As they passed through the cargo hold, Jarret looked at Reynolds, then at an item near them in the cargo hold. They squirmed, jerked, and twisted in the robots’ grip. Unable to manage the weight shifts of the two men’s bodies, the robots fell to the floor. Still in the machines’ grip, Jarret and Reynolds fell, too. The fall left Jarret close enough to kick the activation button on the distress beacon.

Other robots came in to grab the men's legs.  Two robots now carried each man to the bridge. One held him by the ankles, another by the wrists.

The blue skinned man seated at the center of the room, which Jarret assumed to be the ship's captain, walked over to him.

"I cannot have you damaging my merchandise.  You two will get along or I will sedate you both."
Jarret wriggled and pretended to try to get loose.  When he couldn't, he spat at Reynolds, who did the same. 

"Let me loose, and I'll turn him into steaks for you."

"Dream on, old man," Reynolds said.

When he realized that he would be unable to stop the fighting, the captain ordered them to be kept in separate cells.  Jarret was placed in the cell with the rest of the crew, while Reynolds was kept in another next to it.

"It doesn't look like your plan worked, captain," Jones said, looking at the floor.

He smiled at her.  "It did. Like a charm.  Now we wait, not that we can do much else."

The intercom popped.  "Captain Jarret.  We picked up your signal and stopped it.  You will not be leaving us today.  In fact, we will--"

The sound of weapons fire came from the distance.

"What's going on, captain?"

"I set off The Scorpion's distress beacon.  I know the Alliance has been looking for us for a while, so they'd come running if they thought we were damaged and ready to be arrested.  I suspect an Alliance patrol is taking out Clunker and his buddies.

"When they find us, what's to prevent them from killing us, too?"

"We're humans. They'd much rather arrest and interrogate us."

Nash slumped onto a bench and shook his head.  "Prison.  After all these years."


Although his career as a salvager hadn't shown much promise, Jarret came into his own during the interrogations by the Alliance officers.  He convinced them that he'd suspected Clunker and his pals to be behind the declining number of other salvagers still operating, and that The Scorpion had gotten itself captured just to alert the Alliance to the aliens’ presence.  When its investigation was complete, the Alliance learned that the Frok - as the blue-skinned aliens called themselves - had been preying on Alliance ships for decades.  Somewhat grudgingly, the Alliance cleared The Scorpion crew's legal records and gave them a small fortune in credits as a bounty for catching the Frok.  Jarret and his crew were told never to return to Alliance space, despite being hailed by those same authority figures as heroes in the media coverage.

Monday, April 24, 2017

Revision Time has begun...

Michael Salsbury
Last month, I began thinking about all I've written and shared on this site over the past year. While I am very happy with the quantity, I know I can do a better job with the stories and the writing.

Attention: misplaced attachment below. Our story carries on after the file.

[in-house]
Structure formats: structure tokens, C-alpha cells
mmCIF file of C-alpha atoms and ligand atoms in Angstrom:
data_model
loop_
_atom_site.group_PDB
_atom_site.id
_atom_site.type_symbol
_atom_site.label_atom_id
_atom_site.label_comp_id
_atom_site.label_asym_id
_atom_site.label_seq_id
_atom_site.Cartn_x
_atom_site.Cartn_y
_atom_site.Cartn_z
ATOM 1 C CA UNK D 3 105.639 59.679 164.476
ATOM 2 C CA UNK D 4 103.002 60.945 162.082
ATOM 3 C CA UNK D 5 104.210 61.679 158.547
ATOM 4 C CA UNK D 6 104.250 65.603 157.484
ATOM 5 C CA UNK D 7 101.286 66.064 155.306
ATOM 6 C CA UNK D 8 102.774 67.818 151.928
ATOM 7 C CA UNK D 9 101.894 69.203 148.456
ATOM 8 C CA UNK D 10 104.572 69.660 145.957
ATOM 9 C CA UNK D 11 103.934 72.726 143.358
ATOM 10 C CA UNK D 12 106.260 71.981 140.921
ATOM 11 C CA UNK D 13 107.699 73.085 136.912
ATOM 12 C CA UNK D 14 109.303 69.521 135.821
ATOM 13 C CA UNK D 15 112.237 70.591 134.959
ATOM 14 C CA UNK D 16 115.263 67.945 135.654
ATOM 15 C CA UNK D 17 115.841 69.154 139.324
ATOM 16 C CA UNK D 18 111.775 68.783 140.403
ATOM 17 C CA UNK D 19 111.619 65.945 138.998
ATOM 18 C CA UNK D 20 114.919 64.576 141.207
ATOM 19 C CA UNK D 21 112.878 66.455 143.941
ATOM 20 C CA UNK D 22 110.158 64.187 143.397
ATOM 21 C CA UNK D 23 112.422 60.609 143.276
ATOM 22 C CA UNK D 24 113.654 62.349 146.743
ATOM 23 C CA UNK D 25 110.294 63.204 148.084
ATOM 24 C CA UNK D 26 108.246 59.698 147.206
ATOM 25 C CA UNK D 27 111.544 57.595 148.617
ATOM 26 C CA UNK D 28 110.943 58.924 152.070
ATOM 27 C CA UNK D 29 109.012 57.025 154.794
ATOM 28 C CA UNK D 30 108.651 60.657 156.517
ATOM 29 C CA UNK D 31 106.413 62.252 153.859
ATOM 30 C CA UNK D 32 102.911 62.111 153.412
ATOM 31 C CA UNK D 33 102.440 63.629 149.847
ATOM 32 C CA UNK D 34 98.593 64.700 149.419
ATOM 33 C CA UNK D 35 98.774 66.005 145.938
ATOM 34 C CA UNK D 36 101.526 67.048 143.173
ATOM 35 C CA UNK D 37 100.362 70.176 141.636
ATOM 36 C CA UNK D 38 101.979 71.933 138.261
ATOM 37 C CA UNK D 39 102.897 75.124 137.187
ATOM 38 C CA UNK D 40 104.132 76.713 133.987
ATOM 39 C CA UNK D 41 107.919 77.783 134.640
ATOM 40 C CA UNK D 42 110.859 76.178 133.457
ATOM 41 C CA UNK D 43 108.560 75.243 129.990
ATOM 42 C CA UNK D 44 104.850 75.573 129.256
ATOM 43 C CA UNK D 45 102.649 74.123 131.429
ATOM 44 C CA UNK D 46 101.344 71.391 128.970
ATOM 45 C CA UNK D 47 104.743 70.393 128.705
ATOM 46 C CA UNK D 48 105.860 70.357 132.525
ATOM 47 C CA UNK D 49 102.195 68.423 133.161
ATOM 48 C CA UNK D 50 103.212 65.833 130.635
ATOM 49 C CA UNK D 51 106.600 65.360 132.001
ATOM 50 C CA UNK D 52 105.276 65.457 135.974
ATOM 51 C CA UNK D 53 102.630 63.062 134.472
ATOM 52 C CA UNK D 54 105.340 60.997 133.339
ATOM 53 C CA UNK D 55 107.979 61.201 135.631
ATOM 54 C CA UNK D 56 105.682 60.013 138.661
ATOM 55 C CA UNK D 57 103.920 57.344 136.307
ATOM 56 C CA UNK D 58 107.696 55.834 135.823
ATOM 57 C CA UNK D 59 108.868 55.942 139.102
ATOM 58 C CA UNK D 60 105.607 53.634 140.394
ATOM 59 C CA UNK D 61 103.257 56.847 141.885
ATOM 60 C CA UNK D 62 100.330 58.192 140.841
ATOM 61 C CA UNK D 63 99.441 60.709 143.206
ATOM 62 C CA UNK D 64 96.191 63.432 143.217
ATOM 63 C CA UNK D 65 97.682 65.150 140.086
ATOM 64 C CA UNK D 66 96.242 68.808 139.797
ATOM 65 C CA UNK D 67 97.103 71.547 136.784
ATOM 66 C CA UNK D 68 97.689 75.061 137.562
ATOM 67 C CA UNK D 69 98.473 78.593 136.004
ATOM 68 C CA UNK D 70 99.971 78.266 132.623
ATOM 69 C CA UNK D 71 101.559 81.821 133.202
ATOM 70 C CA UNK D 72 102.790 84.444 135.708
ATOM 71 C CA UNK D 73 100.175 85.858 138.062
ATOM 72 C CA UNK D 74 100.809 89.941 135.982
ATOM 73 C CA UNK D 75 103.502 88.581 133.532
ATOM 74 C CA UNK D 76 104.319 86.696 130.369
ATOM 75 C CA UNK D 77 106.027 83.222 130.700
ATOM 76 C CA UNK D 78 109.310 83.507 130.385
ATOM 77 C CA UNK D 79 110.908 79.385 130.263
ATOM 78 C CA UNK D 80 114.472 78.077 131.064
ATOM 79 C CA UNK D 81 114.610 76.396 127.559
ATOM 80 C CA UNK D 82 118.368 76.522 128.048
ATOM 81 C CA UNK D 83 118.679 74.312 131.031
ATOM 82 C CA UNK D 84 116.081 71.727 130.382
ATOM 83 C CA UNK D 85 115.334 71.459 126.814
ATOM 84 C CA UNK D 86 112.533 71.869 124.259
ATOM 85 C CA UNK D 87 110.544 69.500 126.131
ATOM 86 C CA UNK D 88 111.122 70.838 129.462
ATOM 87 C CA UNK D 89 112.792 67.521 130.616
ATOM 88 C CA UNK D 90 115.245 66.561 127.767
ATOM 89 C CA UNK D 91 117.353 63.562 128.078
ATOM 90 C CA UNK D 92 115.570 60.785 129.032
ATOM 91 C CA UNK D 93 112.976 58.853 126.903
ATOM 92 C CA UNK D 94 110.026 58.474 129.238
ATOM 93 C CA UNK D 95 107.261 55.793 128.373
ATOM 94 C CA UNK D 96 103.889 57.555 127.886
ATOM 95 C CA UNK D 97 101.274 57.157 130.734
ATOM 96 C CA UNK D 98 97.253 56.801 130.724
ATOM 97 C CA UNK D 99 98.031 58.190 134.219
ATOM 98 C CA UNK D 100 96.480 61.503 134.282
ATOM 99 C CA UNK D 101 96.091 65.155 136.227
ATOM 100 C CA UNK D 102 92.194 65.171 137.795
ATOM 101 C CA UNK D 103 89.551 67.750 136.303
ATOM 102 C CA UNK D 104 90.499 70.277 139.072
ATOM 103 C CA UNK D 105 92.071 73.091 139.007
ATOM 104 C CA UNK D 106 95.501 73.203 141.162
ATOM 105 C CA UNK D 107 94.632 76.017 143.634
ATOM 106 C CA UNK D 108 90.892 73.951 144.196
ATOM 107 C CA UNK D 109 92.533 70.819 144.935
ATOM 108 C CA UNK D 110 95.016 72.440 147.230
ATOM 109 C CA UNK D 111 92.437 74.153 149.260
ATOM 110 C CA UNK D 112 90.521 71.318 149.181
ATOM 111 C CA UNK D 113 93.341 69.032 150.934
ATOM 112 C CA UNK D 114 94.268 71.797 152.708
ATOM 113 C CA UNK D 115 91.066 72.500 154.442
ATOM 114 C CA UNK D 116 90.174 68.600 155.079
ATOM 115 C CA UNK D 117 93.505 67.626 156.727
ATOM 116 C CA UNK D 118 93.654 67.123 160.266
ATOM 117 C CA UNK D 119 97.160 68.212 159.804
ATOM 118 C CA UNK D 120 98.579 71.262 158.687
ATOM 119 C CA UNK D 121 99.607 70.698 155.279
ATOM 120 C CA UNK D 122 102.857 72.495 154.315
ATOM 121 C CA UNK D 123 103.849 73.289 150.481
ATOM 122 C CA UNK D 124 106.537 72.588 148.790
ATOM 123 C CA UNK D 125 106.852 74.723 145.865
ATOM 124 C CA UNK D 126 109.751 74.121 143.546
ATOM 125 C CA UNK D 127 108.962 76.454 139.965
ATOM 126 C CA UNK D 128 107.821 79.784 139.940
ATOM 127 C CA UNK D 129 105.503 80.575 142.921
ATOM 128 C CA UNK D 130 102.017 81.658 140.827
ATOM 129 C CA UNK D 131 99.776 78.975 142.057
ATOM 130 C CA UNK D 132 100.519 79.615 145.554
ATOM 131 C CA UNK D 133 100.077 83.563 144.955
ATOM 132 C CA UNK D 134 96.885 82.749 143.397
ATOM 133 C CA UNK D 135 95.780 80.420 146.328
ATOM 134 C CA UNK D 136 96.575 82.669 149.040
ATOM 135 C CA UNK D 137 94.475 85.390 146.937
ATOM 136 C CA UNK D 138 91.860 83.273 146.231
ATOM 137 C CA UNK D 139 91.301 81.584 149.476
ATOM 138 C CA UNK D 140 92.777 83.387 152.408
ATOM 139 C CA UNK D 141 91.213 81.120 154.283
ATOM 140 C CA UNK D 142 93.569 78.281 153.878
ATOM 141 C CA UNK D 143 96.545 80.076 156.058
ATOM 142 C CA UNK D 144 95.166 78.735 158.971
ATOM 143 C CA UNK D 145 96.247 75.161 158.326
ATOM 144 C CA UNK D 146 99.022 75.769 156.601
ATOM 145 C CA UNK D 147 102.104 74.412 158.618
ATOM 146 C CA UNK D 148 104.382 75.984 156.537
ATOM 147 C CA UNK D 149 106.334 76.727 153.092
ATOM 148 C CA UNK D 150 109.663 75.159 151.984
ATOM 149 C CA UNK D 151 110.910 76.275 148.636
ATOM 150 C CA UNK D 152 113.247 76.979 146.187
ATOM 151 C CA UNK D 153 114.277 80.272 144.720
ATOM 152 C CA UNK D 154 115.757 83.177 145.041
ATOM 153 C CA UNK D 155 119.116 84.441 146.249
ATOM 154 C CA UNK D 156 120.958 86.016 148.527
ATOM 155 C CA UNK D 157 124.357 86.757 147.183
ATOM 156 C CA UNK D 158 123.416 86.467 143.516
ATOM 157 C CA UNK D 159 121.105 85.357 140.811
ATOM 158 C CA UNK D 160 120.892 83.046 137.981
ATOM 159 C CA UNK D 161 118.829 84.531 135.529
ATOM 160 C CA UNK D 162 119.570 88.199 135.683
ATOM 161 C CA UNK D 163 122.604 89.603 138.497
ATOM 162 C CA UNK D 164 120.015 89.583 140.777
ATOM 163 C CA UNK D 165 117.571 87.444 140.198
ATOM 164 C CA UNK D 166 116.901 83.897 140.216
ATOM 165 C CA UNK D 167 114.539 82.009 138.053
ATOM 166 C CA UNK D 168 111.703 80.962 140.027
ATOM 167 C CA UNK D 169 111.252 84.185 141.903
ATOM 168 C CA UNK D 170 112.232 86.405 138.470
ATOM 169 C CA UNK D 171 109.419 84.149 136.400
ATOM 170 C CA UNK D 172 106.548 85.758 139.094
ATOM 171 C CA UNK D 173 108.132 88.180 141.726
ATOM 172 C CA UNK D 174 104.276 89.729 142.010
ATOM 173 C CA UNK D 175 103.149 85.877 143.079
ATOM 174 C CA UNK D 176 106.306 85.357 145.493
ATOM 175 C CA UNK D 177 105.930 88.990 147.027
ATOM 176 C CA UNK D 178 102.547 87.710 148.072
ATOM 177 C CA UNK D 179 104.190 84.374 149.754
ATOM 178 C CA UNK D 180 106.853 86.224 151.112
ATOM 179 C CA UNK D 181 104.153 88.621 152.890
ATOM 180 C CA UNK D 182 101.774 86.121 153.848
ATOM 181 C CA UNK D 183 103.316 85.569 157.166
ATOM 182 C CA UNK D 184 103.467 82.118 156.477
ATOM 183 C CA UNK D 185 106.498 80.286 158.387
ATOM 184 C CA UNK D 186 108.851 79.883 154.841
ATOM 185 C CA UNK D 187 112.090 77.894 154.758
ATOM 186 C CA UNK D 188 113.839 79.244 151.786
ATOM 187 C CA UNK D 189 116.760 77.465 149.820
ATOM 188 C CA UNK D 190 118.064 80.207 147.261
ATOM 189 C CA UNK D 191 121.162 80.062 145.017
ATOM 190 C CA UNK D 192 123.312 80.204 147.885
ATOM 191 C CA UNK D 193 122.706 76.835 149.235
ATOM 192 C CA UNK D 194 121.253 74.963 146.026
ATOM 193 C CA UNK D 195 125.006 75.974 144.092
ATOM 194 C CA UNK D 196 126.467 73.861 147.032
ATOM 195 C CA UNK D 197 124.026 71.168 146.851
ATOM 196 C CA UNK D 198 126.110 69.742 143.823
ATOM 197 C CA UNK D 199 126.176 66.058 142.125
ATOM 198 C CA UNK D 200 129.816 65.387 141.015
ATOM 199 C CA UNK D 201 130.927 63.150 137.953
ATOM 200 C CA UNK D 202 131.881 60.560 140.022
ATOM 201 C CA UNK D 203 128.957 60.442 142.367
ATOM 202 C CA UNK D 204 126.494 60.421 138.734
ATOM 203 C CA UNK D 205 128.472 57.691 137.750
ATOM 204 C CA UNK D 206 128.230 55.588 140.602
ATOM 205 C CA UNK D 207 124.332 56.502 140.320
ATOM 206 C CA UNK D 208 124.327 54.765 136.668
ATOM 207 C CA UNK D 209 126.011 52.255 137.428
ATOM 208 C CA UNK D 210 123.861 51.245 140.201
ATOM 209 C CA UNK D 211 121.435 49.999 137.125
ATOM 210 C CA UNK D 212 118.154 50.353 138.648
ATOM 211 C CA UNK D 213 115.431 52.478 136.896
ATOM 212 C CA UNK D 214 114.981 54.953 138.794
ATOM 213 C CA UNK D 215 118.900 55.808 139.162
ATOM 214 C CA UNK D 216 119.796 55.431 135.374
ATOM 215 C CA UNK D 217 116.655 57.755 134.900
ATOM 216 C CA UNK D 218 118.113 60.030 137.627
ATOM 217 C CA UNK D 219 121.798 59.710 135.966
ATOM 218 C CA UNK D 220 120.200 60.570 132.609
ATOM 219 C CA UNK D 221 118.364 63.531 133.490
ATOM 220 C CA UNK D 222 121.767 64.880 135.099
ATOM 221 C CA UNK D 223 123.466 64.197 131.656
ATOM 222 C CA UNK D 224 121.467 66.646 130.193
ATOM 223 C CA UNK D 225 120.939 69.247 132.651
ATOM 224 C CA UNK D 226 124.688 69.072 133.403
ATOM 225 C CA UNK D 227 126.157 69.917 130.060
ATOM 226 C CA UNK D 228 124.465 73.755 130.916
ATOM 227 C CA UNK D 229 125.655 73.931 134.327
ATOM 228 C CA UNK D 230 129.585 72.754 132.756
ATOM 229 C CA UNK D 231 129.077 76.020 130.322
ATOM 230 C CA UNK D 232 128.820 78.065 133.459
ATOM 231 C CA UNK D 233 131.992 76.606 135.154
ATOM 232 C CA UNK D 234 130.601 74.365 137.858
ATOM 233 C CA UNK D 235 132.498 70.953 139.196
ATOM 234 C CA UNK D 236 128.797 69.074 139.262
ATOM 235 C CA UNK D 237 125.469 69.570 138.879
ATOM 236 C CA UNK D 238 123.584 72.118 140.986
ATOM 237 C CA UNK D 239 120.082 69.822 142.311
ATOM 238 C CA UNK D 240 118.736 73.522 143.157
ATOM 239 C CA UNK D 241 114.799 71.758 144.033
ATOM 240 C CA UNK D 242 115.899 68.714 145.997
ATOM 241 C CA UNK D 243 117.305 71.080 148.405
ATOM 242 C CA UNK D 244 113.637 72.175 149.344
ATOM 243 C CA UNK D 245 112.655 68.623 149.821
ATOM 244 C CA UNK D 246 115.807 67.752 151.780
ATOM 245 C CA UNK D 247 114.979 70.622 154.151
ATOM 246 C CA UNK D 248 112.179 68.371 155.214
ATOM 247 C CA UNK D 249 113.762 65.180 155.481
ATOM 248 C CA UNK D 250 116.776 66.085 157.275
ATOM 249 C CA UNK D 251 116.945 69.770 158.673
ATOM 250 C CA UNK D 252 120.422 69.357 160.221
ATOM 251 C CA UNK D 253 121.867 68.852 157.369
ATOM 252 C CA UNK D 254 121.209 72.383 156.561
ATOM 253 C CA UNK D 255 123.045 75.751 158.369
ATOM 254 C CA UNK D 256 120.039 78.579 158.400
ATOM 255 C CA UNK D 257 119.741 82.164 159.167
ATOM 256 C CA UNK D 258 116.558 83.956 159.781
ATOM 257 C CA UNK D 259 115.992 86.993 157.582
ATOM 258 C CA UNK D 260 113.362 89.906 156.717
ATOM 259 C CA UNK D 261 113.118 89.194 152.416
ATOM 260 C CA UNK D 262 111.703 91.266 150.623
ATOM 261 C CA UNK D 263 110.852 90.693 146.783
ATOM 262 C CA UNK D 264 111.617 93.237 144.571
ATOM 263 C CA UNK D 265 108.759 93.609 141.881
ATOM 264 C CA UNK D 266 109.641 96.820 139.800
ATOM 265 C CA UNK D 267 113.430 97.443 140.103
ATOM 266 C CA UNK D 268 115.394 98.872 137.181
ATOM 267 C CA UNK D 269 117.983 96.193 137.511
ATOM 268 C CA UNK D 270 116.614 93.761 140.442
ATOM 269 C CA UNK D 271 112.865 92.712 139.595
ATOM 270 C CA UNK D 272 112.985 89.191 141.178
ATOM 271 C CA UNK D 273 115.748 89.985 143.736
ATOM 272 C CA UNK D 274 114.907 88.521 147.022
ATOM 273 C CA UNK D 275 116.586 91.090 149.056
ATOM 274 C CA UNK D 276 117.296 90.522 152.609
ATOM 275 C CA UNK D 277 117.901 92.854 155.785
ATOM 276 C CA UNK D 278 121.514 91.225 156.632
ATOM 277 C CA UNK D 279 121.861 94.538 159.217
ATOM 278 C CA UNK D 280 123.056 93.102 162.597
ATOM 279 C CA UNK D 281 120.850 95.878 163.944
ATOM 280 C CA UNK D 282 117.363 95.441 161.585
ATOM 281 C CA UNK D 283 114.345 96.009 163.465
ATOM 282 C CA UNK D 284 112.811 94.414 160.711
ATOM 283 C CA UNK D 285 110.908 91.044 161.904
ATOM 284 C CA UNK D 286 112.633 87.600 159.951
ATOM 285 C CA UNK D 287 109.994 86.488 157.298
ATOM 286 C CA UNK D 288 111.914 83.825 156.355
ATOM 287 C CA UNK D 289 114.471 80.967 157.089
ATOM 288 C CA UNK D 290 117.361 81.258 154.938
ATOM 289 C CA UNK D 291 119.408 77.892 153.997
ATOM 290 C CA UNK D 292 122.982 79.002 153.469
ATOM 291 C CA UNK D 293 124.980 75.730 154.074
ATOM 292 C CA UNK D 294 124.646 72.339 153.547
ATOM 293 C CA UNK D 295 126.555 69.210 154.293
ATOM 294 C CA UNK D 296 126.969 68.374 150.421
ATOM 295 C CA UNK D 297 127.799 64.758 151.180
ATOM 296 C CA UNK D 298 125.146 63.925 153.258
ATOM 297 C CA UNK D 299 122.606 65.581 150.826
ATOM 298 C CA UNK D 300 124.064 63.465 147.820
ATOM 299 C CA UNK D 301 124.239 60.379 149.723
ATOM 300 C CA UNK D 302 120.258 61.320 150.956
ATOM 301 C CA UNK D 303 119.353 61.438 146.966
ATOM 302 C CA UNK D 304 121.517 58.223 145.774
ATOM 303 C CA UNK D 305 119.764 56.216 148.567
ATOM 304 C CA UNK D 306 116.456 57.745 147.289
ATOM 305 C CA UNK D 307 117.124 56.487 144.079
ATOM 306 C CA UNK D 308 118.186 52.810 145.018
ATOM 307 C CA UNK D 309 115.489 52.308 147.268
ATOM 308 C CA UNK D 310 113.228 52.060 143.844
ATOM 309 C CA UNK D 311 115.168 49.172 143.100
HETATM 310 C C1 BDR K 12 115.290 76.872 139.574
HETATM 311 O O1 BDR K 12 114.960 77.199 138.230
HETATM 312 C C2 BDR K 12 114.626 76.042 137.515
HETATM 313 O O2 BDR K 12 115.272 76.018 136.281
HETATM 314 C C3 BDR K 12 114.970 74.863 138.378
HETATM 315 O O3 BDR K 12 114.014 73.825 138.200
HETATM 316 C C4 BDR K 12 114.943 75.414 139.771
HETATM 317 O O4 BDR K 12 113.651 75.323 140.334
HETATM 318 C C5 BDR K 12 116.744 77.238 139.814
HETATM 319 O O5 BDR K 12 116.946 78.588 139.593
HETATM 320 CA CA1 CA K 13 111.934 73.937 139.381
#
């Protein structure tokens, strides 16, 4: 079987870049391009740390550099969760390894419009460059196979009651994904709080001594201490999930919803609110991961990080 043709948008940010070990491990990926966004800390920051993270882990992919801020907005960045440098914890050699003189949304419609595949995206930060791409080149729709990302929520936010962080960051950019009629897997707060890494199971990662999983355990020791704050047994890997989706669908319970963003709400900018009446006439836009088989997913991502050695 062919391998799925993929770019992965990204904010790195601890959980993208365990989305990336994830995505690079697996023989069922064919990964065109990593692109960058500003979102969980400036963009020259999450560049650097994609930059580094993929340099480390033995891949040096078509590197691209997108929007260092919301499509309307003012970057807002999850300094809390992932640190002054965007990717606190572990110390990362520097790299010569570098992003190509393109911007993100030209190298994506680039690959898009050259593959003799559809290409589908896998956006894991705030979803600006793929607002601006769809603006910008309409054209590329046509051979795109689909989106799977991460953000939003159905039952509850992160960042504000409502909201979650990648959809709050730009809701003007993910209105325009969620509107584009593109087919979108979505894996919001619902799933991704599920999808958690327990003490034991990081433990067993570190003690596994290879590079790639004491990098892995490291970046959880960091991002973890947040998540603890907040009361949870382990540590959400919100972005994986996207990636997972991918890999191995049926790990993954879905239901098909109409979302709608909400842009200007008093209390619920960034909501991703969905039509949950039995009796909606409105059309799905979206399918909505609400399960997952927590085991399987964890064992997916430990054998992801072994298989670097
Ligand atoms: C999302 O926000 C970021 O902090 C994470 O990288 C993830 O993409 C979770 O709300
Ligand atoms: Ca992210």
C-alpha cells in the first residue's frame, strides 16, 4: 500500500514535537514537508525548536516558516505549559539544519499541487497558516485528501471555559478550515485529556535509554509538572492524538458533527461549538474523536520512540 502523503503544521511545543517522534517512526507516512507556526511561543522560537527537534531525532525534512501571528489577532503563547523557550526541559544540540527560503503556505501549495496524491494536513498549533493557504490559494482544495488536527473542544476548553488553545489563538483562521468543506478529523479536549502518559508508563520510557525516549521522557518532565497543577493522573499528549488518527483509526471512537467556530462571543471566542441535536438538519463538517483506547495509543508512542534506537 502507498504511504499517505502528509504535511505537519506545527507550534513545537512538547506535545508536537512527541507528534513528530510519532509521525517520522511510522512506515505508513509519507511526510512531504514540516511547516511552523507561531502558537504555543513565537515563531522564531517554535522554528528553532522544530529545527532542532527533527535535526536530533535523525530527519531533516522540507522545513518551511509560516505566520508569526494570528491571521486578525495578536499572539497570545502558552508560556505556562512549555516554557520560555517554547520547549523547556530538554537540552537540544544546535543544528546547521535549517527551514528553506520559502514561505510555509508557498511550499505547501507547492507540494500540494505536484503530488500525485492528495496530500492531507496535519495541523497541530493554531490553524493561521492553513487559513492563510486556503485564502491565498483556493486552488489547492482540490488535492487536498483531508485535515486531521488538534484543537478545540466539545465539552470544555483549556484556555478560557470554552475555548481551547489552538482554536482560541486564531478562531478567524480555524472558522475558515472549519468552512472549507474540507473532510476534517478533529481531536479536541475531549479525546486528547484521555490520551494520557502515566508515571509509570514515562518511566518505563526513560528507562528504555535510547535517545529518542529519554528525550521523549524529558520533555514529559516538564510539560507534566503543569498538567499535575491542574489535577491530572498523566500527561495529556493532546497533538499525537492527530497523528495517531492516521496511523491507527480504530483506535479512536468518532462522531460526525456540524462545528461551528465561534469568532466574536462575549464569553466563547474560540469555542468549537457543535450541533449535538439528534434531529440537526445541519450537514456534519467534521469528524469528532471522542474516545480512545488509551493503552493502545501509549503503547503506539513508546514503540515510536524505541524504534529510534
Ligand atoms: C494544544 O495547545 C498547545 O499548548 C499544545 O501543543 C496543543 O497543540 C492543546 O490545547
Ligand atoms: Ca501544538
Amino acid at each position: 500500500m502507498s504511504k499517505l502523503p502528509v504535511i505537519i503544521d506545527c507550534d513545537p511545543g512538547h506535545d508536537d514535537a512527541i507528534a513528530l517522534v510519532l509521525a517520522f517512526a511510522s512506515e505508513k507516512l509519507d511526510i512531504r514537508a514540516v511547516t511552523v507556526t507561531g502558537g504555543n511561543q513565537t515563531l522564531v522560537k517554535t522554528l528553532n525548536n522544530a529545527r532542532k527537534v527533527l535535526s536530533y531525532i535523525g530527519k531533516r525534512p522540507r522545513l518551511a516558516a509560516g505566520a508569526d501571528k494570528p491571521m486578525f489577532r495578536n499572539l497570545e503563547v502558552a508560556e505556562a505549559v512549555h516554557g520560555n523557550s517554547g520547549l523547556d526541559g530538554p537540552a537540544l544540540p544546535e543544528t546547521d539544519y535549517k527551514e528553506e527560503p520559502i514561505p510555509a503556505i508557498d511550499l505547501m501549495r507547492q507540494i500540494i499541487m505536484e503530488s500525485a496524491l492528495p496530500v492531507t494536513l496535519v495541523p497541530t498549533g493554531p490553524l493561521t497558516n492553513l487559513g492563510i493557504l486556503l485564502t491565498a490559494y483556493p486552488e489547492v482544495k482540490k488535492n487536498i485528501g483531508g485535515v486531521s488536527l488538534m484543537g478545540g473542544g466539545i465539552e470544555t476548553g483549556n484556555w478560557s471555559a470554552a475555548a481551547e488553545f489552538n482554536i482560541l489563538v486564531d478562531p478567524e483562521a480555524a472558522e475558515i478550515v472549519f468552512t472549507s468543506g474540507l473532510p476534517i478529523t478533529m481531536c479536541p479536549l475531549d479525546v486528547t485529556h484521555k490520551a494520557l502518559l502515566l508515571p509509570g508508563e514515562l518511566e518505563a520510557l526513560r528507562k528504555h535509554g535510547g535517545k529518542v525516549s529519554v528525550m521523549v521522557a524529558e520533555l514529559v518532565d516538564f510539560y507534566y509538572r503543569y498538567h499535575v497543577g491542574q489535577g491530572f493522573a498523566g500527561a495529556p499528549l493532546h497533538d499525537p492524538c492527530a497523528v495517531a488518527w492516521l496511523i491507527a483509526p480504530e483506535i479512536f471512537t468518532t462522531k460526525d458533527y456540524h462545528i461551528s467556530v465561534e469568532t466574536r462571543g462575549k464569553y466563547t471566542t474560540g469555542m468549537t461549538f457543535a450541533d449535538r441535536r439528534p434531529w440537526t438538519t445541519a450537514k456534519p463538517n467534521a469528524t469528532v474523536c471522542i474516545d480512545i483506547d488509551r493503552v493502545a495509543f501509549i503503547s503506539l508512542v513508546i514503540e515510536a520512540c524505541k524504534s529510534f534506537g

During the last month, I've re-imagined my "Cockroach" character to make him, his backstory, and his situation unique. He started as a tribute to Harry Harrison's excellent Stainless Steel Rat books. I've now injected a secondary character that I think Slippery Jim DiGriz could have used, rewrote his back story to make it more unique, and tried to think through some long-term story arcs to use. I hope future stories about the character will demonstrate that this is not merely Harrison's work "with the serial numbers filed off"...

Since I still don't feel I have a complete handle on the Cockroach's origin story, I've decided to take the time to revise some of my stories from last year and hopefully finish the ones I didn't finish then. As I complete these re-writes, I'll be posting them here.

I also fell out of the regular habit of writing and brainstorming stories, and I'm trying to push myself back into that habit. This site was a fairly successful experiment last year, and I'd like to keep that success going.

As always, thanks for reading and coming back.

Saturday, March 18, 2017

One Story Per Week - One Year Retrospective

Michael Salsbury
A little over a year ago, I started this project. The main goal was to push myself to write fiction, as opposed to blog posts, beer reviews, journal entries, technical articles, and other material. The secondary goal was to produce one new short story per week.

It's Been a Mix of Success and Failure

I think we can agree that the secondary goal failed. Out of the 52 weeks between March 8, 2016, and March 8, 2017, I did not produce 52 stories. In fact, I produced only 20. Even among that 20, two or three didn't reach their ending because I hit some sort of block.

The primary goal, however, was met extremely well. Taking the posts and dropping them into Microsoft Word for a word count, we have:

  • Week 1: The Emissary - 5434 words
  • Week 2: No Good Deed - 3345 words
  • Week 3: Clunker - 5285 words
  • Weeks 4 & 5: Anaka - 10624 words
  • Week 6: Agency - 7862 words
  • Week 7: Legacies - 4479 words
  • Week 8: Golden - 3478 Words
  • Week 9: The Connected Ones - 5281 words
  • Week 10: Planting Seeds - 5024 words
  • Week 11: U1 - 2838 words
  • Week 12: Making a Difference - 4525 words
  • Week 14: A Killer Cupcake - 5421 words
  • Week 15: The Golden City - 5637 words
  • Week 16: Chuckie Ain't Right - 2211 words
  • Week 17: Free - 4059 words
  • Weeks 18 through 22: CORA - 6223 words
  • Weeks 23 through 30: Tork - 7820 words
  • Weeks 31 through 36: Kernels and Bits - 18180 words